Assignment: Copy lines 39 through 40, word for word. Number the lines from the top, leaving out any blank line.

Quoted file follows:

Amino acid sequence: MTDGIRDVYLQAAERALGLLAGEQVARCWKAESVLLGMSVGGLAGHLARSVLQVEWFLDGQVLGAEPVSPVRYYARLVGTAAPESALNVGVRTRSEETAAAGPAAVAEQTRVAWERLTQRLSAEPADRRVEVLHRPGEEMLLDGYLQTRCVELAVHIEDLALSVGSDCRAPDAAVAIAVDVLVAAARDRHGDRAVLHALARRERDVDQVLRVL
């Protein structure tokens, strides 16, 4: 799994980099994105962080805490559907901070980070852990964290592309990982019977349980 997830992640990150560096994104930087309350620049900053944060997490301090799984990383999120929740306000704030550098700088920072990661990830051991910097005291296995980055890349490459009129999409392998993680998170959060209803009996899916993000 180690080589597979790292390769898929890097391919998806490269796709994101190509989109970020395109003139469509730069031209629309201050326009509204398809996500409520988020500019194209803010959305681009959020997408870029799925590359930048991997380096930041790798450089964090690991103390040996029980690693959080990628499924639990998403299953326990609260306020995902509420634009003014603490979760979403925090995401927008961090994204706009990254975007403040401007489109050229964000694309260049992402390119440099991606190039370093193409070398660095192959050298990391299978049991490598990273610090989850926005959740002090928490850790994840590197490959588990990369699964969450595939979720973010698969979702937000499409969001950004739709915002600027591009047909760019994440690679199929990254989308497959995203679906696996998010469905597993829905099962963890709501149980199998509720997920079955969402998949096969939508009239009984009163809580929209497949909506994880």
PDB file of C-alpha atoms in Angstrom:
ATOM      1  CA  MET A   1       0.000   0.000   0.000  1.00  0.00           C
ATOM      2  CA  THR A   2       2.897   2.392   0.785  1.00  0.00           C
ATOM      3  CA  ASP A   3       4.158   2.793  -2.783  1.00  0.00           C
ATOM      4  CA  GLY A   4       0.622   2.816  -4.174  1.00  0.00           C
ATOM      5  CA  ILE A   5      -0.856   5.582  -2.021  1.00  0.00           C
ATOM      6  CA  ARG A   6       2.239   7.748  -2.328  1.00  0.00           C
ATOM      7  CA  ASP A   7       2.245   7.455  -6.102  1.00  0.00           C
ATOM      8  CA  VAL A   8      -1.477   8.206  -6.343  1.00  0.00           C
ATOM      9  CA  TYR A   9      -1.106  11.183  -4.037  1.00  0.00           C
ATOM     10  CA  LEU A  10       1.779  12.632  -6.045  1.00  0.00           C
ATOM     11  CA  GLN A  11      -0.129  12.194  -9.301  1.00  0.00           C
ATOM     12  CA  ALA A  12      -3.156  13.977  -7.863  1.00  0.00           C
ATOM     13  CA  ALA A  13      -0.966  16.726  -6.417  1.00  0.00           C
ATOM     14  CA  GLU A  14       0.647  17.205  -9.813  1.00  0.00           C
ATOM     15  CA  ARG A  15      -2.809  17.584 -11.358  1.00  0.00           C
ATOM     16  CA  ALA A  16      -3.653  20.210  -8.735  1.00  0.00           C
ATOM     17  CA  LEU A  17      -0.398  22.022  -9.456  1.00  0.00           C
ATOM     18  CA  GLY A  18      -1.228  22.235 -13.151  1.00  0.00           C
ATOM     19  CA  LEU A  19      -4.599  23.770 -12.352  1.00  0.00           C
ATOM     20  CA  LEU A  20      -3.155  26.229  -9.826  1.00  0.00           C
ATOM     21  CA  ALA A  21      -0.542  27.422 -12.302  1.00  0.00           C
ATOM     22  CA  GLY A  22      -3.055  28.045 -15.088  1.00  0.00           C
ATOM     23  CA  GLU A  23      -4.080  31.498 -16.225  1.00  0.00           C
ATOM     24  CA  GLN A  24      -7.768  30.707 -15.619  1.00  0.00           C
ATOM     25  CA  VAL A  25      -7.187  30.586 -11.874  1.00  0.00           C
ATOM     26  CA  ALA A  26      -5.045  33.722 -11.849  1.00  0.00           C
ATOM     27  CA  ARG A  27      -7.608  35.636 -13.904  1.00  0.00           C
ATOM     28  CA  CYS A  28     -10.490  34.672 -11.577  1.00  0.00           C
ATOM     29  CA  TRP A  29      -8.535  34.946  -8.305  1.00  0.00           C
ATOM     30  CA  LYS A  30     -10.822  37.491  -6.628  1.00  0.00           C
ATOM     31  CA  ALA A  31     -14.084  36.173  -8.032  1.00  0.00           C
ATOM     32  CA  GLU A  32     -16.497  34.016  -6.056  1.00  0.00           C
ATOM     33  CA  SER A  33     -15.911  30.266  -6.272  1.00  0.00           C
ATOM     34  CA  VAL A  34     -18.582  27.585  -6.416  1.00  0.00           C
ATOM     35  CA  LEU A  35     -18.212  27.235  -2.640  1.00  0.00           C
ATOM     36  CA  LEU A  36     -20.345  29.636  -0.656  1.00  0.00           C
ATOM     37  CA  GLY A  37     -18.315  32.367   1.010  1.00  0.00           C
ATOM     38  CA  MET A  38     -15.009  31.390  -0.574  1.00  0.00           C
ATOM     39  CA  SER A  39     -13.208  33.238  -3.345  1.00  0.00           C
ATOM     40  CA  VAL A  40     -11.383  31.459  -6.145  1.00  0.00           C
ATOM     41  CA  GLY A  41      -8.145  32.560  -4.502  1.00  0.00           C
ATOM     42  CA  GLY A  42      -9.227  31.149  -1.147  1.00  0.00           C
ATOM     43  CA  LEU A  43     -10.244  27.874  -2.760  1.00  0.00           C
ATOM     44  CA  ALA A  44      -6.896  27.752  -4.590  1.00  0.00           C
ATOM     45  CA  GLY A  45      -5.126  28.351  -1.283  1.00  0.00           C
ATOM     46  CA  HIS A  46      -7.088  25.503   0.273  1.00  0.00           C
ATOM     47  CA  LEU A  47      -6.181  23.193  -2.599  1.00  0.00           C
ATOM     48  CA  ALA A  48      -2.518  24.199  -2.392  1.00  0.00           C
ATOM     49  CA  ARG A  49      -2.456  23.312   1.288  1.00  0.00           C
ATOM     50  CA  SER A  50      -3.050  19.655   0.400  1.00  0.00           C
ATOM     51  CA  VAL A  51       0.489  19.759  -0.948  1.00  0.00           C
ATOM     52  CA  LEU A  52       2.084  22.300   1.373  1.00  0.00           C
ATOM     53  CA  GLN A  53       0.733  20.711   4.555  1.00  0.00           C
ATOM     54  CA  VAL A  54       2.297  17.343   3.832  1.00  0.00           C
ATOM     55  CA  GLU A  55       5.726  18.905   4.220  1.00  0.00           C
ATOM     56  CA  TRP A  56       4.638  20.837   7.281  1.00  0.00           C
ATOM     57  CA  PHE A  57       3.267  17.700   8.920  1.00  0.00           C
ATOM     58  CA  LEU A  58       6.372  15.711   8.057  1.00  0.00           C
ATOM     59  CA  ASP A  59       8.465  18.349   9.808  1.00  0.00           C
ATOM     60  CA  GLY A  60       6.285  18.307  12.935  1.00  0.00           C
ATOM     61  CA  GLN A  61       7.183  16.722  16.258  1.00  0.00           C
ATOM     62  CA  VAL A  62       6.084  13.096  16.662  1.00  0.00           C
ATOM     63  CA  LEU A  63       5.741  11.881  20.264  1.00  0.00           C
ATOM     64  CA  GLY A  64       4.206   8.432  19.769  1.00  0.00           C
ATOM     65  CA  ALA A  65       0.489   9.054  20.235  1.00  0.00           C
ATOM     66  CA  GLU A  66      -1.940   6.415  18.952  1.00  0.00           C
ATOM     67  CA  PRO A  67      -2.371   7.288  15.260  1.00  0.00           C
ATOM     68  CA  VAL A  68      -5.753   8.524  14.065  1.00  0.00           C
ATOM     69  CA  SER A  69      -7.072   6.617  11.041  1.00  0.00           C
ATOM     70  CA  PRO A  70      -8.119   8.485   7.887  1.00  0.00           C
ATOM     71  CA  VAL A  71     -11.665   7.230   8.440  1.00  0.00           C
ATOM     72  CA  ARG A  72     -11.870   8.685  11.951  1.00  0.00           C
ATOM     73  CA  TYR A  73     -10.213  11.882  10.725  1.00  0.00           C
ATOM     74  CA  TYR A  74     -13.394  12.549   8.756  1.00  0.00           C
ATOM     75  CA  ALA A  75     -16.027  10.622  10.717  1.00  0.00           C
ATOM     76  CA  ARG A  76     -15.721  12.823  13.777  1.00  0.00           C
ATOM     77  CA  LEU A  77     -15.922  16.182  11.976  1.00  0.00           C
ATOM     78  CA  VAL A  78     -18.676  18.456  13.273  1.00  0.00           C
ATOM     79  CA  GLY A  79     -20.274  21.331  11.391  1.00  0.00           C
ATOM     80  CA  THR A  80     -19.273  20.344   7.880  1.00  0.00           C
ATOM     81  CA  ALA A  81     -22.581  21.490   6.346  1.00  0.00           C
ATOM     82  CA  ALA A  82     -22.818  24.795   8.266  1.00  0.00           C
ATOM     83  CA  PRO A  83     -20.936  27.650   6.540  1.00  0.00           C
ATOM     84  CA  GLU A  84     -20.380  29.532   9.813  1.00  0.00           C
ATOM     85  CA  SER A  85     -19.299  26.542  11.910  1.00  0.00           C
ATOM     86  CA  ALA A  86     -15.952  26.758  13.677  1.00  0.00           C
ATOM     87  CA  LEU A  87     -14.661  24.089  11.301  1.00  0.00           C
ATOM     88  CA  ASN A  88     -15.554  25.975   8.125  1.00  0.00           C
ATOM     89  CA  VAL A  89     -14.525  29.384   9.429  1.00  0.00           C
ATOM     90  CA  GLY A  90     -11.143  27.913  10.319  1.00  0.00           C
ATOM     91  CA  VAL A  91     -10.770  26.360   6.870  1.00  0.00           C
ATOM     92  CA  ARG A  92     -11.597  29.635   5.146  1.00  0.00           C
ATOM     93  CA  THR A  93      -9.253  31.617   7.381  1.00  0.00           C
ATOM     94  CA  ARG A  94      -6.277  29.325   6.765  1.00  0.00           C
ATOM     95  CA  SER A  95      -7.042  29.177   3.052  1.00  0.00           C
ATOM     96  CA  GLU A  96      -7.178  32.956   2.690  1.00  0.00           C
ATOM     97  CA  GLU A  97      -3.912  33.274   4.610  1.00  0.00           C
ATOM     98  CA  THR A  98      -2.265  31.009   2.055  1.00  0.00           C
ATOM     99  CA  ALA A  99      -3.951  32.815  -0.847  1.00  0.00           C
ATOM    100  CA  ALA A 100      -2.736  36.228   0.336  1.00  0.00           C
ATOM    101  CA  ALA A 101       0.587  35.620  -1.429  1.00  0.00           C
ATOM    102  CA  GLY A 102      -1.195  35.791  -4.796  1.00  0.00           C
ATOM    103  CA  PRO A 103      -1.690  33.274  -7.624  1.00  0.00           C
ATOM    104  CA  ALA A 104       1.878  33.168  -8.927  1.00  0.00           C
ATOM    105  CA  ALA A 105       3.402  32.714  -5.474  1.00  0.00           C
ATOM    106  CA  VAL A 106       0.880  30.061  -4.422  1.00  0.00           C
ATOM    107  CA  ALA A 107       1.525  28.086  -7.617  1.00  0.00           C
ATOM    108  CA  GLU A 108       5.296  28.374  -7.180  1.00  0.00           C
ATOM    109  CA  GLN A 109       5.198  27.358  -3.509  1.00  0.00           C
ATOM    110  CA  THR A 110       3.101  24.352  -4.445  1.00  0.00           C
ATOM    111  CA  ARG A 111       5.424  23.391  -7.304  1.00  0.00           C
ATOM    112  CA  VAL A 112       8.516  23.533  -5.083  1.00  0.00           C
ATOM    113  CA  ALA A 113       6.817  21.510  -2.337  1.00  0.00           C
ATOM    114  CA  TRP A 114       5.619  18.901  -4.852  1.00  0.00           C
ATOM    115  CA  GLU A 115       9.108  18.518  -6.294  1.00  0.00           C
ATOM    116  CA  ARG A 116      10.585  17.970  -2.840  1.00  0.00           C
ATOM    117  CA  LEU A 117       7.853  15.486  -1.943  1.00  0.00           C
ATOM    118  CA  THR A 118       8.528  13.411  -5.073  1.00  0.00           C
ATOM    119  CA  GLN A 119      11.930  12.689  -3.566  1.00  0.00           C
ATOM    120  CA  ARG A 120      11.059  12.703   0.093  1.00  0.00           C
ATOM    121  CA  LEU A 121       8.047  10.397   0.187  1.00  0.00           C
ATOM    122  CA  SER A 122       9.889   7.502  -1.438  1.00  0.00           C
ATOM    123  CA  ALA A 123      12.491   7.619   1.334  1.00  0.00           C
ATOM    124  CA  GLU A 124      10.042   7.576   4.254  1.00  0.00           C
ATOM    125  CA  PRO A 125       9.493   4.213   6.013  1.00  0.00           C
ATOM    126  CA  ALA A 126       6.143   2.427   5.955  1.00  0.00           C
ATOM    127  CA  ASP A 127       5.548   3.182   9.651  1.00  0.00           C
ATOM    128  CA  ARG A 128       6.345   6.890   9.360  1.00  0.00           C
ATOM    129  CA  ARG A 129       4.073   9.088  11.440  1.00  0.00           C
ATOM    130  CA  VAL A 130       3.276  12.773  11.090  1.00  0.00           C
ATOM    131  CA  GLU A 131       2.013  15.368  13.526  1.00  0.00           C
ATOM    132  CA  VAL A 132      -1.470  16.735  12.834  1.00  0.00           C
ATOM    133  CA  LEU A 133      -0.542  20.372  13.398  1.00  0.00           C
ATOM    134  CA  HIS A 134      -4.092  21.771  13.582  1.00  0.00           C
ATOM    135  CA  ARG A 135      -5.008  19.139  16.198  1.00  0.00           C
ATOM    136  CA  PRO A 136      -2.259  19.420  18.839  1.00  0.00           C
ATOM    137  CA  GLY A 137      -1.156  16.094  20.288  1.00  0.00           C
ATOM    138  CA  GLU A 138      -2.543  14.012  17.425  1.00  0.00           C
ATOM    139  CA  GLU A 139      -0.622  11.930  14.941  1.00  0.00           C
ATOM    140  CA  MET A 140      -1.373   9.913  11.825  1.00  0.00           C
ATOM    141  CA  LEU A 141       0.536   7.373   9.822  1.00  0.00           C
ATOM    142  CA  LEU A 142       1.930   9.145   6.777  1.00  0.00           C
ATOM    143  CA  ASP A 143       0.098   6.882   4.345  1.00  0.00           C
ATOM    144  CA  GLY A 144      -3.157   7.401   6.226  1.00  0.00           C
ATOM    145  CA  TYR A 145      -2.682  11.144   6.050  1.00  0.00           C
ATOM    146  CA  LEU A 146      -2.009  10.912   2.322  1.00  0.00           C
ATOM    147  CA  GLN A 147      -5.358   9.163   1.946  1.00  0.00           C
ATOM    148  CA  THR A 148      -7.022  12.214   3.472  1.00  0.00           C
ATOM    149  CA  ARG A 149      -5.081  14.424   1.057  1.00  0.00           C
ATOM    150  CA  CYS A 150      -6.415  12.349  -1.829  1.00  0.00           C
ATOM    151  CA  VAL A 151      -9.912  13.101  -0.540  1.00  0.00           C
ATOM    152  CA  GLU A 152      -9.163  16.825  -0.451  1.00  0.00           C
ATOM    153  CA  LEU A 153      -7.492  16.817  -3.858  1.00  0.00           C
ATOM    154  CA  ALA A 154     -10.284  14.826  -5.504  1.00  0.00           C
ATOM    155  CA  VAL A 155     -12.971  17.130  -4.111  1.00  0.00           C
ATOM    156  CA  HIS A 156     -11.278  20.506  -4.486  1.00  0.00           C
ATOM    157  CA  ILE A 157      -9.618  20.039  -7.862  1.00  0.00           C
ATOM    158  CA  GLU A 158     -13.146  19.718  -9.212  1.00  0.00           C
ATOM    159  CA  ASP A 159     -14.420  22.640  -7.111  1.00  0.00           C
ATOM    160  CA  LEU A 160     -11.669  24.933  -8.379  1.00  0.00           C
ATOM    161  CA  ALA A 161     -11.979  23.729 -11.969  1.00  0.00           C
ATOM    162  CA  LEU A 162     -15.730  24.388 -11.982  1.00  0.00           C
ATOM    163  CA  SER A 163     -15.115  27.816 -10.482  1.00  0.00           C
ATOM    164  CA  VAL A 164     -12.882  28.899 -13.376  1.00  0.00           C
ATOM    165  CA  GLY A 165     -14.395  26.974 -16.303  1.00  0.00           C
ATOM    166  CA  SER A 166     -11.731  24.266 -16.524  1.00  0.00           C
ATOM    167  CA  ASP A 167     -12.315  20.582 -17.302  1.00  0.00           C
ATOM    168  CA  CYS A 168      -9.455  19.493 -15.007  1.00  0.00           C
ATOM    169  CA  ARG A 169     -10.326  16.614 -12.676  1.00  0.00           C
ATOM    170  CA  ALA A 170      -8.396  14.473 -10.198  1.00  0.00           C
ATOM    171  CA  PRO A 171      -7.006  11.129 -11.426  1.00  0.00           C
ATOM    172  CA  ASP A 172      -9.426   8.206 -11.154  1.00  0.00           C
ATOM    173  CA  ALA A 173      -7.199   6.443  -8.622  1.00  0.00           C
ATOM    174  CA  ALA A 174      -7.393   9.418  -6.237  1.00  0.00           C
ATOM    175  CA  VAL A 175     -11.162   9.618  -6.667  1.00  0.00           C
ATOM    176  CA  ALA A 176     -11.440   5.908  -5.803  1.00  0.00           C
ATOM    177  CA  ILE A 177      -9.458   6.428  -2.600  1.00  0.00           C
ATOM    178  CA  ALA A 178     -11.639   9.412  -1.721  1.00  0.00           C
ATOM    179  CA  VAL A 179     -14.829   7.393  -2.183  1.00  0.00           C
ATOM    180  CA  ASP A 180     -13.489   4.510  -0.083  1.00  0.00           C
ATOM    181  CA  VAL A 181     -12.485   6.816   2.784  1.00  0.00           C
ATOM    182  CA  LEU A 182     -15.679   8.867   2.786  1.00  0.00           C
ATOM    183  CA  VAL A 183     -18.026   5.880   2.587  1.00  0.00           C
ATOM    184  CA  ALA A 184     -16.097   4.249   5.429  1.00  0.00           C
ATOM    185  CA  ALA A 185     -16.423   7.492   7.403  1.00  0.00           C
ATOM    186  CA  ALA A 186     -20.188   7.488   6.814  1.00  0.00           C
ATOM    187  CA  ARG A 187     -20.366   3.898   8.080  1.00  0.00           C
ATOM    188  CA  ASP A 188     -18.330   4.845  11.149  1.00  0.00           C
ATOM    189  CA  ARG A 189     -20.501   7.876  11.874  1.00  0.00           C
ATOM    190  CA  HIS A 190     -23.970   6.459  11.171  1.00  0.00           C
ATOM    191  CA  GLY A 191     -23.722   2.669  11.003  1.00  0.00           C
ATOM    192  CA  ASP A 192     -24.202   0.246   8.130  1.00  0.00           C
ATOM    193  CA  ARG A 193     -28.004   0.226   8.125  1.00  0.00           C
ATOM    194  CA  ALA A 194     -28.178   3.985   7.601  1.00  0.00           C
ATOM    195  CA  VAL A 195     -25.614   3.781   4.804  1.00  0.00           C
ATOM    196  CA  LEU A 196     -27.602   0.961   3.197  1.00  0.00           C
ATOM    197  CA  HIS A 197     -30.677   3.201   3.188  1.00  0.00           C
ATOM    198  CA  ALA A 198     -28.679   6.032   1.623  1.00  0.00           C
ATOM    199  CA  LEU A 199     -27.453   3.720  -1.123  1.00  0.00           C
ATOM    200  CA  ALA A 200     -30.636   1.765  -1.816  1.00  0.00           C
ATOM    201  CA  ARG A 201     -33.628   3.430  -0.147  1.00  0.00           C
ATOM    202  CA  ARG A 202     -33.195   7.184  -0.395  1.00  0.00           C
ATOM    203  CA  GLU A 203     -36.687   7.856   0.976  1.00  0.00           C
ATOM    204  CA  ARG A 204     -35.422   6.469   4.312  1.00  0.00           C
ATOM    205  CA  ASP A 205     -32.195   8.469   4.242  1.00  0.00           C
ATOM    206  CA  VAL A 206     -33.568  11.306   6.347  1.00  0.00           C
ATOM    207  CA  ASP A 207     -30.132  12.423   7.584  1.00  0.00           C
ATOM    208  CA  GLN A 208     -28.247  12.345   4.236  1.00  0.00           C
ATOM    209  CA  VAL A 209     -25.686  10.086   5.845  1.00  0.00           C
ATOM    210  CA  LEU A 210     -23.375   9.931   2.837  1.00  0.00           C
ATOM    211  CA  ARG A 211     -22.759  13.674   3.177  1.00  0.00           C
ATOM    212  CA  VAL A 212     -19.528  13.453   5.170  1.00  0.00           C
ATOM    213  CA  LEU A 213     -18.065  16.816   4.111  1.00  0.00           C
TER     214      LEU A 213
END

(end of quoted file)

ATOM     36  CA  LEU A  36     -20.345  29.636  -0.656  1.00  0.00           C
ATOM     37  CA  GLY A  37     -18.315  32.367   1.010  1.00  0.00           C